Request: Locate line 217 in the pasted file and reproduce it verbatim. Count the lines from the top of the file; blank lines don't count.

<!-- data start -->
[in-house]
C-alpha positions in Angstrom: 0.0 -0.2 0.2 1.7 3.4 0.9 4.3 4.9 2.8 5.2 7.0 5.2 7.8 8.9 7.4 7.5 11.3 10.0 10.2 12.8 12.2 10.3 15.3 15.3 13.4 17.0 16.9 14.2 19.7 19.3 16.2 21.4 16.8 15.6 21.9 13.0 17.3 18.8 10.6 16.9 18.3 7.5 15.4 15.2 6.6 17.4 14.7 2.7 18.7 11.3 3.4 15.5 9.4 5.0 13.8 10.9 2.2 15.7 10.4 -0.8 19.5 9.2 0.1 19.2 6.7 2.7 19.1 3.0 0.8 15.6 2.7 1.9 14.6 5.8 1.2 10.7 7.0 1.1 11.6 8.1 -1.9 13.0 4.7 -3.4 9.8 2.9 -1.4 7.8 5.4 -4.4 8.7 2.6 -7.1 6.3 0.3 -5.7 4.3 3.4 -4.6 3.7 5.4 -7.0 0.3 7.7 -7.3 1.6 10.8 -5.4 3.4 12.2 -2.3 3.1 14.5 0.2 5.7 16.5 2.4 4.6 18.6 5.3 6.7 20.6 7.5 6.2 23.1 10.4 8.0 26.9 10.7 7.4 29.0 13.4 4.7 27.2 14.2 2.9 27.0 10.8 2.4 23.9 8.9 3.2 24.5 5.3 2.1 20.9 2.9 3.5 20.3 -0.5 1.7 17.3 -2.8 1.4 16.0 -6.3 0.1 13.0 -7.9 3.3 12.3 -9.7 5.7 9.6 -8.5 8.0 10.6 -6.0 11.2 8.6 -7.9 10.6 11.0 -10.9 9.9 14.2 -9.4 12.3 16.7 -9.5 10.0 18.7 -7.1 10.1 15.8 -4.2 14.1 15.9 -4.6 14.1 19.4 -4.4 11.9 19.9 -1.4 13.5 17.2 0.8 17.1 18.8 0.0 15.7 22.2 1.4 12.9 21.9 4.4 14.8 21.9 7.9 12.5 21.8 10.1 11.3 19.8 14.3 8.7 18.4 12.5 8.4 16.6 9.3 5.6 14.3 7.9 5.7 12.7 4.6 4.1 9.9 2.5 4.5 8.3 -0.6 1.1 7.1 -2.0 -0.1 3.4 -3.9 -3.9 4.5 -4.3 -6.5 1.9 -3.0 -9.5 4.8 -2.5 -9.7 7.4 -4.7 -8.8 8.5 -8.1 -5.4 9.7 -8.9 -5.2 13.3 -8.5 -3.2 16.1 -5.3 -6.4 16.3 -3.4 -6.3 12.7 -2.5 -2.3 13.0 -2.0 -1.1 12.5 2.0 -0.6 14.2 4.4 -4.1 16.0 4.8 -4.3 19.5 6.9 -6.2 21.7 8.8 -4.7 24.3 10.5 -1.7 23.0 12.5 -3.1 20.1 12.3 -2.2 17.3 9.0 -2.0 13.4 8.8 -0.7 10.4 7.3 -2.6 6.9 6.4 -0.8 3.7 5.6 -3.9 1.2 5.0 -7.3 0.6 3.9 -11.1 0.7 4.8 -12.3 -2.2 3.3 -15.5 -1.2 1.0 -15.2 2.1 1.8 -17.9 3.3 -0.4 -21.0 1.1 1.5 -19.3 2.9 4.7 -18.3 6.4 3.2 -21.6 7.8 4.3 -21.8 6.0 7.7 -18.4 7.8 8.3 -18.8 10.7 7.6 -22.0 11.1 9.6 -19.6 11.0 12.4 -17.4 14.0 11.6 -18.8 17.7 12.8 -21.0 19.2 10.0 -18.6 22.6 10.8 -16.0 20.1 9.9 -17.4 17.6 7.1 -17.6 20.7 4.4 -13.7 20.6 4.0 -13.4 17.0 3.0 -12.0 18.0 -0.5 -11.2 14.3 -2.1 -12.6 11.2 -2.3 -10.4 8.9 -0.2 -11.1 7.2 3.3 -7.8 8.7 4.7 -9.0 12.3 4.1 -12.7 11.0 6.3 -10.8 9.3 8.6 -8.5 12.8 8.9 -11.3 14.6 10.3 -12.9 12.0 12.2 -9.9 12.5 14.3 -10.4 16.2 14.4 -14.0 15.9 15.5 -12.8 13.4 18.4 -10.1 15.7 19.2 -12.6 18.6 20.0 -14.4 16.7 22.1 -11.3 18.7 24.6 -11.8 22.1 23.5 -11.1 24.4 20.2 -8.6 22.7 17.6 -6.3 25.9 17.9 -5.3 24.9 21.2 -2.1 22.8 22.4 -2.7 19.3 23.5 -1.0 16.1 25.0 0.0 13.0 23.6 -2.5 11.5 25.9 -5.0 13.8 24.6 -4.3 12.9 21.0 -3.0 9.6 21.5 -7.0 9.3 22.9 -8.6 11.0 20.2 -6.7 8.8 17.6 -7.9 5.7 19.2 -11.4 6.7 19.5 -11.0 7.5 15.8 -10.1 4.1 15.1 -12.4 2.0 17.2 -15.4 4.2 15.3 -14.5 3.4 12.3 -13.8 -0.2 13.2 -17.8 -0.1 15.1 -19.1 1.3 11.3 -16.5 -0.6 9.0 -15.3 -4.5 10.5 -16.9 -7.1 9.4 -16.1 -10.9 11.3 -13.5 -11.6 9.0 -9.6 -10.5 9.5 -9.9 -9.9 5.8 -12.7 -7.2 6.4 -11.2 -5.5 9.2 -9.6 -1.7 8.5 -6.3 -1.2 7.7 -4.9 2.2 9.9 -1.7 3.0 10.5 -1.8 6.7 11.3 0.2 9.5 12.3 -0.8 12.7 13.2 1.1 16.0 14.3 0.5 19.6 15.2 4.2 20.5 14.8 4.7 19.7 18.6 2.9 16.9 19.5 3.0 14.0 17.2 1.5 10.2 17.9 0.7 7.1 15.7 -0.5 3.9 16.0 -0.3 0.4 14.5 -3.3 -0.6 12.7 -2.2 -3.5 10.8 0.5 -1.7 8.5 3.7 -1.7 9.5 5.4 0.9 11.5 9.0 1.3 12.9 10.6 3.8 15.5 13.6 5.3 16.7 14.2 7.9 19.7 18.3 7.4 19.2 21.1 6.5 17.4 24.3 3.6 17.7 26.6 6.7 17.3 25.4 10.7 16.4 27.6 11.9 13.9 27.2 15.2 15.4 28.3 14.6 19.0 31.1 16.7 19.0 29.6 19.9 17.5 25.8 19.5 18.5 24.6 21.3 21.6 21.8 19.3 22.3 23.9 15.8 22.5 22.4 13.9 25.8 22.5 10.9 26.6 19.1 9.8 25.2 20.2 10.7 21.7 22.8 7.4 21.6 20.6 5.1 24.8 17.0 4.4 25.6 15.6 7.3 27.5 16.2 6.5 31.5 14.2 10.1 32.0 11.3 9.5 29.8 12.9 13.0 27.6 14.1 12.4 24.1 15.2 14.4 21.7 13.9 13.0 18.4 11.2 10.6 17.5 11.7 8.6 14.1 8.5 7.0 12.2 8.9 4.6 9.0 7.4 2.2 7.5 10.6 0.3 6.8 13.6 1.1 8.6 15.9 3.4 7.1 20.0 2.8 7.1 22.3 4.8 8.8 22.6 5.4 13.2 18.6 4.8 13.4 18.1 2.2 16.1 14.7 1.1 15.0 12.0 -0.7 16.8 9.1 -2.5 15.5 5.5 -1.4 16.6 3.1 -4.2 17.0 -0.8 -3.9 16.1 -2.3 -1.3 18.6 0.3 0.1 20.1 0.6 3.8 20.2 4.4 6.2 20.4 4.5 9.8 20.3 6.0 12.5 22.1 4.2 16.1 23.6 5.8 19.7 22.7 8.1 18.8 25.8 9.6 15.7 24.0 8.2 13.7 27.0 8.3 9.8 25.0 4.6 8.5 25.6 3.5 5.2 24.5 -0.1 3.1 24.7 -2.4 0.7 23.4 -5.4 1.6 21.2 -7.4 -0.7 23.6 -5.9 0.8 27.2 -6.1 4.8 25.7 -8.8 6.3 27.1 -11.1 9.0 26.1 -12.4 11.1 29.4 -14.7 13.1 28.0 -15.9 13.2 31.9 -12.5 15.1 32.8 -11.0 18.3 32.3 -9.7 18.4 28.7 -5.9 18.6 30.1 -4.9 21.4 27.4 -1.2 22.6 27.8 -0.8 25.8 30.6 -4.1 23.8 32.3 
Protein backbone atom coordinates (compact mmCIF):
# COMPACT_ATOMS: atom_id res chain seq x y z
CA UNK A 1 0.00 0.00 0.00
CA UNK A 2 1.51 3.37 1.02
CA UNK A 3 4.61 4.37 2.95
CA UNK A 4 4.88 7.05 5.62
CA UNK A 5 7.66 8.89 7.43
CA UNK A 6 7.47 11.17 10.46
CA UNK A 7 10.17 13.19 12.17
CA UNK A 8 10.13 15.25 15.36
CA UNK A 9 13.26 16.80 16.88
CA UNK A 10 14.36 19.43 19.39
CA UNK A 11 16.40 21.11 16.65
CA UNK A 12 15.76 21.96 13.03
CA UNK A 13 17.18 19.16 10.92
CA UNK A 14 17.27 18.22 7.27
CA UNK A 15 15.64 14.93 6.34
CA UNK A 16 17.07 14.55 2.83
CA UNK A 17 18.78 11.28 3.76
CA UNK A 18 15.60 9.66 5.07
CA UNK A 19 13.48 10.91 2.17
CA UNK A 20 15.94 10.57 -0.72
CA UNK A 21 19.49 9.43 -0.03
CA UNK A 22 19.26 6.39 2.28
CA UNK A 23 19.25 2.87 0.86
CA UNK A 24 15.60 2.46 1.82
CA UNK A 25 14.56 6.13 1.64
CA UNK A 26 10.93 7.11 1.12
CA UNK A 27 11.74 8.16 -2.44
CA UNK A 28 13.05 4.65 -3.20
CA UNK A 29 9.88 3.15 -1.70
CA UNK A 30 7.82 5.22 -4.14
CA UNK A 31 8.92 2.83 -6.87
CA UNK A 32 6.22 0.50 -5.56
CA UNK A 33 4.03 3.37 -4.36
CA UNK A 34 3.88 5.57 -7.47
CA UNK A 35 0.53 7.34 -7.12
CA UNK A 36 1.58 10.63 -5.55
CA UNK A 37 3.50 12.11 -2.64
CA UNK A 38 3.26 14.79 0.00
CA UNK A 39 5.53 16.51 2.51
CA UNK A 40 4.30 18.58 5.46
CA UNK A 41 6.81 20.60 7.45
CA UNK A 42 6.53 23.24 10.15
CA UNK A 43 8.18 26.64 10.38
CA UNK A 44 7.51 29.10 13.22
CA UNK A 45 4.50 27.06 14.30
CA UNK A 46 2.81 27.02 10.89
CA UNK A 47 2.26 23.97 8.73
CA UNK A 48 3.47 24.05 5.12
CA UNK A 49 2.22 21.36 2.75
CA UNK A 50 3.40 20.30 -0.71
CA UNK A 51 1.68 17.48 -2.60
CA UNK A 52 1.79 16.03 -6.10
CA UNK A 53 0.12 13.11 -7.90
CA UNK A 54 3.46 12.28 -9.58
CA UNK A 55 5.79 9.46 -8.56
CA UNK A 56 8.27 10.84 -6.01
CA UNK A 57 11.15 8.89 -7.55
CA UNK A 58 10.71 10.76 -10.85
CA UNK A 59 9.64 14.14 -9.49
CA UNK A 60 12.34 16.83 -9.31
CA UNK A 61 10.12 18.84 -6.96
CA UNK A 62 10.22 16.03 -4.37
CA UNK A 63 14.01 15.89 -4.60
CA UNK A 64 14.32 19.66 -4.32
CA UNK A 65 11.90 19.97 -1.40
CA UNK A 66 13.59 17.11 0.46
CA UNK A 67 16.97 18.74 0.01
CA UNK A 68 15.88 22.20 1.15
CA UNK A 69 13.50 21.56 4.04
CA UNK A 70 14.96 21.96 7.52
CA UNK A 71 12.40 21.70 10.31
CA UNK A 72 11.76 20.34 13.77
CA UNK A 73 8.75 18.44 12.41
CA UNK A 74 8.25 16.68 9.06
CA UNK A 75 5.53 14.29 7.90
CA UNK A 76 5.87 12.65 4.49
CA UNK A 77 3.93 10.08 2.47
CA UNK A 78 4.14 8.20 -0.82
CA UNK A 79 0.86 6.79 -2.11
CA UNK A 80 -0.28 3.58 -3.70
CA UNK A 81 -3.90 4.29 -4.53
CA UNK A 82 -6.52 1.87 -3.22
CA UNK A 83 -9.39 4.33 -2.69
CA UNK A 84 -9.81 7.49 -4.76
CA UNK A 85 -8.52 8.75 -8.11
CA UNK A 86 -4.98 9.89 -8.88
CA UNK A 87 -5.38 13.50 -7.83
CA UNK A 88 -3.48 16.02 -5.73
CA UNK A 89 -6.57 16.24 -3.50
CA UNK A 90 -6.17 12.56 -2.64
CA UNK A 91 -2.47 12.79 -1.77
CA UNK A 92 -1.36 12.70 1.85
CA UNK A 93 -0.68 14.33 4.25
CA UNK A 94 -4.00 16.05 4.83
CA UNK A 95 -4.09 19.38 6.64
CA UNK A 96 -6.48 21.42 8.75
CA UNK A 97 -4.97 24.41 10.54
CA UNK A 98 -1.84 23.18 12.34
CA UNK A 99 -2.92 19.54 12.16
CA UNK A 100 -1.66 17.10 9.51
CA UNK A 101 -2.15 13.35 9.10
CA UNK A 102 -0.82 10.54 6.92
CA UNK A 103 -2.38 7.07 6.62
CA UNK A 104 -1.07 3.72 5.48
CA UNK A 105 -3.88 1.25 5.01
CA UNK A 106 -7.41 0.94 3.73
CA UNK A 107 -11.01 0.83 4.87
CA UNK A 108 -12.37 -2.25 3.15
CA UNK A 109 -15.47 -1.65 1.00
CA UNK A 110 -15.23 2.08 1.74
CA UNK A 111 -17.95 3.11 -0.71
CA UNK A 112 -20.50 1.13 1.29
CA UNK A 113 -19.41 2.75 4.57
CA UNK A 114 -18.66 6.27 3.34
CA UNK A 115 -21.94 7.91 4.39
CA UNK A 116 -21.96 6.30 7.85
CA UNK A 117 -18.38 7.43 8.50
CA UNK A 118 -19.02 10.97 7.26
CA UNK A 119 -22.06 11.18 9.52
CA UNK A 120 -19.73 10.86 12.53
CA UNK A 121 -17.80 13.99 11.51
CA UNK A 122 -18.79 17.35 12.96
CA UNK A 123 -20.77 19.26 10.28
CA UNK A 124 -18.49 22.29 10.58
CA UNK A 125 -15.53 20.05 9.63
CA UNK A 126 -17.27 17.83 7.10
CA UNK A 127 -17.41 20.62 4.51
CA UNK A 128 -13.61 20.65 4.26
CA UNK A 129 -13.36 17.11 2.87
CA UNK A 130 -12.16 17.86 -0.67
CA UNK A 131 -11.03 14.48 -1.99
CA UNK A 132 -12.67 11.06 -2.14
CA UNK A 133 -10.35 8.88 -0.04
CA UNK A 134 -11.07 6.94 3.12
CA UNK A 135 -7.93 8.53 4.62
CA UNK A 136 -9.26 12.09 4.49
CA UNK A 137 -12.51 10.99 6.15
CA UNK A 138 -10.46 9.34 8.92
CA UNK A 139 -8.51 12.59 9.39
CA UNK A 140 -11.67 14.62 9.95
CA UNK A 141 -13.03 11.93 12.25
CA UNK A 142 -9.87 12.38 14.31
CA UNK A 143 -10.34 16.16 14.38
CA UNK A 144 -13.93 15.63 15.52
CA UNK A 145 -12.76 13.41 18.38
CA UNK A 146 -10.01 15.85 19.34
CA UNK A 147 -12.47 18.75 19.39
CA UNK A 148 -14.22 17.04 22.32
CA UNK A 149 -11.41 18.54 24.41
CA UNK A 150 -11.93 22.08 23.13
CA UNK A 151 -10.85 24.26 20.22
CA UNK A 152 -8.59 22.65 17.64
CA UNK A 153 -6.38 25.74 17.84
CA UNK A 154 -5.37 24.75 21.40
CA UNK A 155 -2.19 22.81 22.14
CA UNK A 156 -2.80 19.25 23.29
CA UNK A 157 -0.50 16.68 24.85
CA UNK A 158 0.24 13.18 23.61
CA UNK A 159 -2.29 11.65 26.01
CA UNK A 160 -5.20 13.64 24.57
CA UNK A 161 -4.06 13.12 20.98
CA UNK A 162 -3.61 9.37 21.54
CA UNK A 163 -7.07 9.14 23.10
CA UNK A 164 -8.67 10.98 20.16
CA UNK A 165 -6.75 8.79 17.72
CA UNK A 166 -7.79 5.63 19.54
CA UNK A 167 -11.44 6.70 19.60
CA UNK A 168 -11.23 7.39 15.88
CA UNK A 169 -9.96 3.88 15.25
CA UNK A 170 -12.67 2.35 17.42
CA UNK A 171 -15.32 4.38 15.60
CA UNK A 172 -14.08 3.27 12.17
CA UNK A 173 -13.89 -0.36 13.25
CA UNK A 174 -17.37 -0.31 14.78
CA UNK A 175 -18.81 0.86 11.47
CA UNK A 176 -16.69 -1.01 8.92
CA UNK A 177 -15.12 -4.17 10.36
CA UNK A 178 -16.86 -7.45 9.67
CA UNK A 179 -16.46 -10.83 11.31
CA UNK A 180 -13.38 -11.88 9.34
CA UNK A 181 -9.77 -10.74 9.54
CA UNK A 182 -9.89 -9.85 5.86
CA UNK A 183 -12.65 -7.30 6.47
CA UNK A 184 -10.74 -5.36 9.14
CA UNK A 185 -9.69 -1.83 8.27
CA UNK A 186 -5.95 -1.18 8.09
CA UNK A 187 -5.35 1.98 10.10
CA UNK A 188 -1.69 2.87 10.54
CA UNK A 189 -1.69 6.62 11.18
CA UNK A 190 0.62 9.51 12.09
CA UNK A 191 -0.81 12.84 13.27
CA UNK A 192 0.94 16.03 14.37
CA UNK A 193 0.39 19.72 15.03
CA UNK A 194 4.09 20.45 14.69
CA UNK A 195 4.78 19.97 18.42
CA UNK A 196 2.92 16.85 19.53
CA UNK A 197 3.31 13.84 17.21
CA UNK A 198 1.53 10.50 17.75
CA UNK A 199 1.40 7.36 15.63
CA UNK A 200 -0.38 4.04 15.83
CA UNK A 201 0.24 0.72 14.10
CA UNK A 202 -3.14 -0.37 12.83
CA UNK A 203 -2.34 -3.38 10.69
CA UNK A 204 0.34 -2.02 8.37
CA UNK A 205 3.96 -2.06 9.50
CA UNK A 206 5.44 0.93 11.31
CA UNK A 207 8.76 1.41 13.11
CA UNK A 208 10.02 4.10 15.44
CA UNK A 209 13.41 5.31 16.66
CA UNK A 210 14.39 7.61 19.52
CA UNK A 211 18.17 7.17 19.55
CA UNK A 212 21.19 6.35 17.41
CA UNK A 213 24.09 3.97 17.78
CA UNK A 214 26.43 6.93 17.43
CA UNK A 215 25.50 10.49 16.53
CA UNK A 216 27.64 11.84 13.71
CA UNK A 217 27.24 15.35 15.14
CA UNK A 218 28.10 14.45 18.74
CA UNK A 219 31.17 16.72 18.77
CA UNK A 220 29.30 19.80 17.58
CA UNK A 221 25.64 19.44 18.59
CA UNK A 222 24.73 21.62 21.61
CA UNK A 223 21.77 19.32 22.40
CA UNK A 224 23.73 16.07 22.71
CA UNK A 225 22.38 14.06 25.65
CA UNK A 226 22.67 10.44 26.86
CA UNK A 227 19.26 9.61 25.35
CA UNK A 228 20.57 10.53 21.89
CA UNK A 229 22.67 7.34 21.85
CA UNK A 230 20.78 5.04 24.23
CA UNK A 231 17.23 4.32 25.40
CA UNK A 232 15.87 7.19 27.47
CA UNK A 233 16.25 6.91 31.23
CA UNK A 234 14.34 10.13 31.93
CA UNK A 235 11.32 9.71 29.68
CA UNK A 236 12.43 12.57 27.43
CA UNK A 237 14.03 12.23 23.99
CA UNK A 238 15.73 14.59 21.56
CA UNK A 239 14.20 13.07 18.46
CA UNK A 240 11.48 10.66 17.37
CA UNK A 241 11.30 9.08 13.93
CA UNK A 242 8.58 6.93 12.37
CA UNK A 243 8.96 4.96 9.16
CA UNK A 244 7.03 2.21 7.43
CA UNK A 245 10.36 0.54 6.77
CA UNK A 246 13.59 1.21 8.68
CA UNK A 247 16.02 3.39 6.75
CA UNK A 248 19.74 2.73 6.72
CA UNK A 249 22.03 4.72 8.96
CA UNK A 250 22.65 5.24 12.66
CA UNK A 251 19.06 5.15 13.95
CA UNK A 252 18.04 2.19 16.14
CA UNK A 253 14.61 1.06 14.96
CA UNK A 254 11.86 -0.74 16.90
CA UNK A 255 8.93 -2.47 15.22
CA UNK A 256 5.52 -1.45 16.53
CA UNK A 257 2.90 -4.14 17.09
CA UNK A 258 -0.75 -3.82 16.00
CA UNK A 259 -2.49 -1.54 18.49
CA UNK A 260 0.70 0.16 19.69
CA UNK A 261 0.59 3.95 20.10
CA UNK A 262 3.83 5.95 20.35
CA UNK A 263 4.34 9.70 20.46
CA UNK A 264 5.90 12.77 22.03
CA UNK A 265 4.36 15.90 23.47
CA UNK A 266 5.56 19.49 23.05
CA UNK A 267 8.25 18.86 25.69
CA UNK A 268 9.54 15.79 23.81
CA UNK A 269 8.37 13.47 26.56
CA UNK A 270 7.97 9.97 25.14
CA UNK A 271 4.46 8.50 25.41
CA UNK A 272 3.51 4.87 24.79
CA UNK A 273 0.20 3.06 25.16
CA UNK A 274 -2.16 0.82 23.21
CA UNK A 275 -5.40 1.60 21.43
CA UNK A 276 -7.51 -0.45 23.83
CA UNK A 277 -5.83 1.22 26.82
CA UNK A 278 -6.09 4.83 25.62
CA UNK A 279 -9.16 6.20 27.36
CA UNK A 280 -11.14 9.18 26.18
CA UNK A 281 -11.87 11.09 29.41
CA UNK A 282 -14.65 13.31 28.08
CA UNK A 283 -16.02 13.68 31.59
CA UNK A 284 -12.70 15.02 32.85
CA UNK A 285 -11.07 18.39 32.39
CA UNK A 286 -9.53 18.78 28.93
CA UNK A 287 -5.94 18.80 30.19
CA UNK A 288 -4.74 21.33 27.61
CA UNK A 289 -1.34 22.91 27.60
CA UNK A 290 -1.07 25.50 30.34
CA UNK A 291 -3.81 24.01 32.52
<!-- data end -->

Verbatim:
CA UNK A 213 24.09 3.97 17.78